It´s the time of year again when bottoms are in the air as gatherers hunt through exotic blossoms to uncover their harvest among the wild scrambling plant you probably call capers, here they´re known as alcaparrones.
I´d been rather confused about what exactly a caper is, which I´ve now put right. In Spain alcaparrones are the fruit or berry, the flower bud and the plant (Capparis spinosa). It seems that in the UK capers are the tiny pickled flower buds and caper berries are the fruit, which are also eaten pickled.
The low-growing shrub supposedly originated in Asia but is now found all across the Mediterranean countries. The word caper is thought to have come from the Latin capra which means goat and could be because of the overpowering smell of the bud.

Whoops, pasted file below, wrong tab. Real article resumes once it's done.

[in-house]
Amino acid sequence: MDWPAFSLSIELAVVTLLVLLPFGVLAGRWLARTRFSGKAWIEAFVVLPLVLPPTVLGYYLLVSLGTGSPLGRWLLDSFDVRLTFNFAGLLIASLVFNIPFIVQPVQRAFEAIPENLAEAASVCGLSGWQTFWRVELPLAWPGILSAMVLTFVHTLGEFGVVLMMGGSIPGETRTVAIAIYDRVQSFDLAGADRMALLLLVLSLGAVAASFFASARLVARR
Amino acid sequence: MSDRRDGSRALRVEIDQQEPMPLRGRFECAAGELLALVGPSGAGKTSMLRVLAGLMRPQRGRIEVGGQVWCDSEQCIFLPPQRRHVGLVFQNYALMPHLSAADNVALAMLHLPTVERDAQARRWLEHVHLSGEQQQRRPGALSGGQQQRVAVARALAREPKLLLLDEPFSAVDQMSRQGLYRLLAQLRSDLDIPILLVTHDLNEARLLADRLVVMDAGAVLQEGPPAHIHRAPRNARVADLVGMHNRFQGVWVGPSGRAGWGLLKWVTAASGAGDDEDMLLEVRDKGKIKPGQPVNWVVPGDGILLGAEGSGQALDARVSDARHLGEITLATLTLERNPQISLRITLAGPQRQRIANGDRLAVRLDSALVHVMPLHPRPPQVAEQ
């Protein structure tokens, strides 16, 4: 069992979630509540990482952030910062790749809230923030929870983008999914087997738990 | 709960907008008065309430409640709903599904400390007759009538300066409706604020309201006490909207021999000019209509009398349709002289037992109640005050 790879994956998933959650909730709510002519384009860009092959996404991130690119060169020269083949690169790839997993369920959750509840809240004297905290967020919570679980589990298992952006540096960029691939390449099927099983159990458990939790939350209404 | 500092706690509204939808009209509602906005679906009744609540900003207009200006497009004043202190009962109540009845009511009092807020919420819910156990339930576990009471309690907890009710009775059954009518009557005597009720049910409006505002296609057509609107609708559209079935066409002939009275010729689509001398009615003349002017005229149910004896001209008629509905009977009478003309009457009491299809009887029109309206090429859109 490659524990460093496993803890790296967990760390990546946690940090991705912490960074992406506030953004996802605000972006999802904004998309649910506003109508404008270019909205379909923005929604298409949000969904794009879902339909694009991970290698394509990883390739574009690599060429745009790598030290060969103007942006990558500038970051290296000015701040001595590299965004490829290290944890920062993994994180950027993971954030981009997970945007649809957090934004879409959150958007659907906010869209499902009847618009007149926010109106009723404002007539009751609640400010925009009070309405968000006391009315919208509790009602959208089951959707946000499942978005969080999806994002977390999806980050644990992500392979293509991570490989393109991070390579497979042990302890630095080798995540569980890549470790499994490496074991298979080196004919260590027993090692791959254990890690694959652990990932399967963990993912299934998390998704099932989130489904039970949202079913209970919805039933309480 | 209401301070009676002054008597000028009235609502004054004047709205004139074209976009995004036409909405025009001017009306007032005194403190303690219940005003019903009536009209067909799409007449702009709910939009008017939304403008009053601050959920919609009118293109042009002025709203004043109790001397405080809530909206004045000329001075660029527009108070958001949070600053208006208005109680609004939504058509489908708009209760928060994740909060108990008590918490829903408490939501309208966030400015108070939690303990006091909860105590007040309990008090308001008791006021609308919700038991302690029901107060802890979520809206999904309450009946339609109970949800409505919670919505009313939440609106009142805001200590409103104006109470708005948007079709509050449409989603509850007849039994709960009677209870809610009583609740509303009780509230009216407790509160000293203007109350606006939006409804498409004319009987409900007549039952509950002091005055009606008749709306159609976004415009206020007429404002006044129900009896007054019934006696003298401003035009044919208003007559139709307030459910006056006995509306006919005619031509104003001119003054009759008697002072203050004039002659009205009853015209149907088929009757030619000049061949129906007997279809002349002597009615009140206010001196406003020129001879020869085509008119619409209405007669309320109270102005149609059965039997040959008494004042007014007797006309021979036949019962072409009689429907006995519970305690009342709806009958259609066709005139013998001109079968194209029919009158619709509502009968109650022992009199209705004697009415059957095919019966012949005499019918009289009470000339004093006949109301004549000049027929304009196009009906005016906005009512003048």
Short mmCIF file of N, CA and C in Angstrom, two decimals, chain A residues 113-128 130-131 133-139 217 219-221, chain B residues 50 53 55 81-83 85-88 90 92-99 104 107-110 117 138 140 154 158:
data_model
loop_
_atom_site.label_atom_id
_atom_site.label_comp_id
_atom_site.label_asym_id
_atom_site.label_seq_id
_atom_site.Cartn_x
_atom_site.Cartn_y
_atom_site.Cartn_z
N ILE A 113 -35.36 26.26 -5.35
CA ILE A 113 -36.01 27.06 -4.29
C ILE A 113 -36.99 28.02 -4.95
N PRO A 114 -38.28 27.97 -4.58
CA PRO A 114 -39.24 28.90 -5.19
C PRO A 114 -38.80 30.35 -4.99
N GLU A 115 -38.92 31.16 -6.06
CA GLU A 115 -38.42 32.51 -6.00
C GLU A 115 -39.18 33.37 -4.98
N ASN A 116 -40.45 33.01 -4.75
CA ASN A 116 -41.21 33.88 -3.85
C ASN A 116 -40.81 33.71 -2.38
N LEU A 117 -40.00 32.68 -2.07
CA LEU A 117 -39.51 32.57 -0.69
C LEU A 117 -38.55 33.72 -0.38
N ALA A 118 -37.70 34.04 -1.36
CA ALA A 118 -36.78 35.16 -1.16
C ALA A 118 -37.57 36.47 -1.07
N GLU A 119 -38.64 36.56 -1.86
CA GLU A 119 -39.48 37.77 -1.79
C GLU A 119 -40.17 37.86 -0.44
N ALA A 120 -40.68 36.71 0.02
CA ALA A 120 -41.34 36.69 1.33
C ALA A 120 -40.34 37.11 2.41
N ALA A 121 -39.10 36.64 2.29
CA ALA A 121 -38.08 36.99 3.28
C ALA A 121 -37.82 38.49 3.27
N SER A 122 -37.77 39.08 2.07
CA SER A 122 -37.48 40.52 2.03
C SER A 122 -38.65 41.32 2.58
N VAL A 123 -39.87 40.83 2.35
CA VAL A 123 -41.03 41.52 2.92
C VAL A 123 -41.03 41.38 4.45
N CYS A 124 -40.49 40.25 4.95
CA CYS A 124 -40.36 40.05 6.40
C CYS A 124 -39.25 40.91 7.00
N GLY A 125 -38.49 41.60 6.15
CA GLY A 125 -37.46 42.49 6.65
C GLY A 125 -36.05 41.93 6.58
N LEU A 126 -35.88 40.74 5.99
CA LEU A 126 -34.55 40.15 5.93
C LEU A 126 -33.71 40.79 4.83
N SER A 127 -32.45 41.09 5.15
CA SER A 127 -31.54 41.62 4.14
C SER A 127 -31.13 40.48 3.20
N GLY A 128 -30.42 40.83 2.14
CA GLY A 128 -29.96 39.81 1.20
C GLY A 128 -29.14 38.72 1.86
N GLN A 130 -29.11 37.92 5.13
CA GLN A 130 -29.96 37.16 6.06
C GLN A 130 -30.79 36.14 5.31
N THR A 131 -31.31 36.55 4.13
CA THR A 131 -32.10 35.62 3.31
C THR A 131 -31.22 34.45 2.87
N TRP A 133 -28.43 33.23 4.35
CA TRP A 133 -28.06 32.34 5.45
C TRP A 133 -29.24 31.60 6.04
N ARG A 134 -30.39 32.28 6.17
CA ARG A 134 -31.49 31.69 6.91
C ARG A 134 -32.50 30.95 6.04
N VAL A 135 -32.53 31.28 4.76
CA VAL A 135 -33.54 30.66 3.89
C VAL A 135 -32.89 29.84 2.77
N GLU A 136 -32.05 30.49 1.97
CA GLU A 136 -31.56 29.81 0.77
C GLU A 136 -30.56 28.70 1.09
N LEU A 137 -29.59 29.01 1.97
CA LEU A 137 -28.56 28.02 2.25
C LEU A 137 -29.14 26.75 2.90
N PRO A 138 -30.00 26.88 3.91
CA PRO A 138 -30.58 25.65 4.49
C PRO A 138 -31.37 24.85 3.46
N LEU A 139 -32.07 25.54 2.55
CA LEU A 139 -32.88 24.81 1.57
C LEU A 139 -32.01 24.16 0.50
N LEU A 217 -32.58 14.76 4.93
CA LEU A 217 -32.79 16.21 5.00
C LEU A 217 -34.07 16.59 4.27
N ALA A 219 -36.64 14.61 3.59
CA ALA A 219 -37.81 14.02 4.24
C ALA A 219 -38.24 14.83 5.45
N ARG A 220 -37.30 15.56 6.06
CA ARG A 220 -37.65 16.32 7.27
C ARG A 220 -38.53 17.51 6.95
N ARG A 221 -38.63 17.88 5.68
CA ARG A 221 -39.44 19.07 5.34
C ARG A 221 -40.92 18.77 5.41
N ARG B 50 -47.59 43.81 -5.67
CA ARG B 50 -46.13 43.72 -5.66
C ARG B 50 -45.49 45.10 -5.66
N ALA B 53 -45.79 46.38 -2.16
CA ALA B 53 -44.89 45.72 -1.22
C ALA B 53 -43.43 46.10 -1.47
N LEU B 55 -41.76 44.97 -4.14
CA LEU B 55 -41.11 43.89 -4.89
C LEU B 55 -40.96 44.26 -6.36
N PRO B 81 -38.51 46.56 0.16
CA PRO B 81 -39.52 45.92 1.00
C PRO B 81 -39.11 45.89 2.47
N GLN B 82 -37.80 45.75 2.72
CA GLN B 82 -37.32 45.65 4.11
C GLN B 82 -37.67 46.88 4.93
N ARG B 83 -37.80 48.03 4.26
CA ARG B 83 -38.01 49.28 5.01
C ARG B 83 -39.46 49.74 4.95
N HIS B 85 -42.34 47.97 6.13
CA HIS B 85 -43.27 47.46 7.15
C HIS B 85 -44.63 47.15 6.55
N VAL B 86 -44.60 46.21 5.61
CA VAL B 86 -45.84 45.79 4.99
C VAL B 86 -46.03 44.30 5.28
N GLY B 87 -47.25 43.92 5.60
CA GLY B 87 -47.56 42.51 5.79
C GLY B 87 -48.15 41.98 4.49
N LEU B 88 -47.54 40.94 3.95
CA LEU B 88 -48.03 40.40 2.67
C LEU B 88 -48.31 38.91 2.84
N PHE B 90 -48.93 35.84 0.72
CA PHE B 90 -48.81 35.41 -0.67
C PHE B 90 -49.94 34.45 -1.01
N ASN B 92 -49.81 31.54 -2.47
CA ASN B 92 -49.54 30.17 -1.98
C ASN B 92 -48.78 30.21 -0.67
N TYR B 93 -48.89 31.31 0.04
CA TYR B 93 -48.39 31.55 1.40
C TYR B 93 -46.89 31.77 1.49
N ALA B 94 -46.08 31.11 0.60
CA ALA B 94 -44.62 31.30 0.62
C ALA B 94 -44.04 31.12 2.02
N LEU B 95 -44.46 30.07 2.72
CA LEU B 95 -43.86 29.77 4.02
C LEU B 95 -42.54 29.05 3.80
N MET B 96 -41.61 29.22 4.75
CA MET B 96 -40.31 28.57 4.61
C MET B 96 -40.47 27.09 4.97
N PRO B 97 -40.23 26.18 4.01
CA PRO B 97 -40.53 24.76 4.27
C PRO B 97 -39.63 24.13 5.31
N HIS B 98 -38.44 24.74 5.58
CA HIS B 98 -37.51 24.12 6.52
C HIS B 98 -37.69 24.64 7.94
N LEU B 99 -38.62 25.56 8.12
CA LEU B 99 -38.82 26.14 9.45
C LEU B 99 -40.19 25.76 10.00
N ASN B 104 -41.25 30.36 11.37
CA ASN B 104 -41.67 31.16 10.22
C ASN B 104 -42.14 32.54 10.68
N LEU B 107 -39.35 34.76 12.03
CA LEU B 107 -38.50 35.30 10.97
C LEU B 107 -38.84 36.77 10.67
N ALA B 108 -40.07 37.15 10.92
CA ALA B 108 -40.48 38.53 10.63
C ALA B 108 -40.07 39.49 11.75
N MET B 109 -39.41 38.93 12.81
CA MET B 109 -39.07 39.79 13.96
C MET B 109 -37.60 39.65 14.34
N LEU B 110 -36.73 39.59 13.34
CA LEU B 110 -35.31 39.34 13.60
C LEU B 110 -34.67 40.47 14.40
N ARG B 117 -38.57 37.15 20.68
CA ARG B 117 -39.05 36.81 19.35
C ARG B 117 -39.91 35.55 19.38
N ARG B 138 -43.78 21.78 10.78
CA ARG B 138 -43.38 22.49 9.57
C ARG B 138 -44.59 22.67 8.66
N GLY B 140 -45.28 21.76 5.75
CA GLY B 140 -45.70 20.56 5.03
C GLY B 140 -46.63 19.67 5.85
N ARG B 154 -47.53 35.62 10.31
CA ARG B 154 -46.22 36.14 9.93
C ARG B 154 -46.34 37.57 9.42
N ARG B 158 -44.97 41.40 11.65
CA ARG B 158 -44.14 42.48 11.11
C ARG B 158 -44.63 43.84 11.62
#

Here in Spain it´s the fruit that´s most sort after to be pickled and served as tapas, just as olives are. Both fruit and buds can be pickled in vinegar or brine. The bud is very astringent and cannot be eaten raw but when pickled it has a peppery heat.
Click on any photo to see it enlarged and pick out the buds and the berries.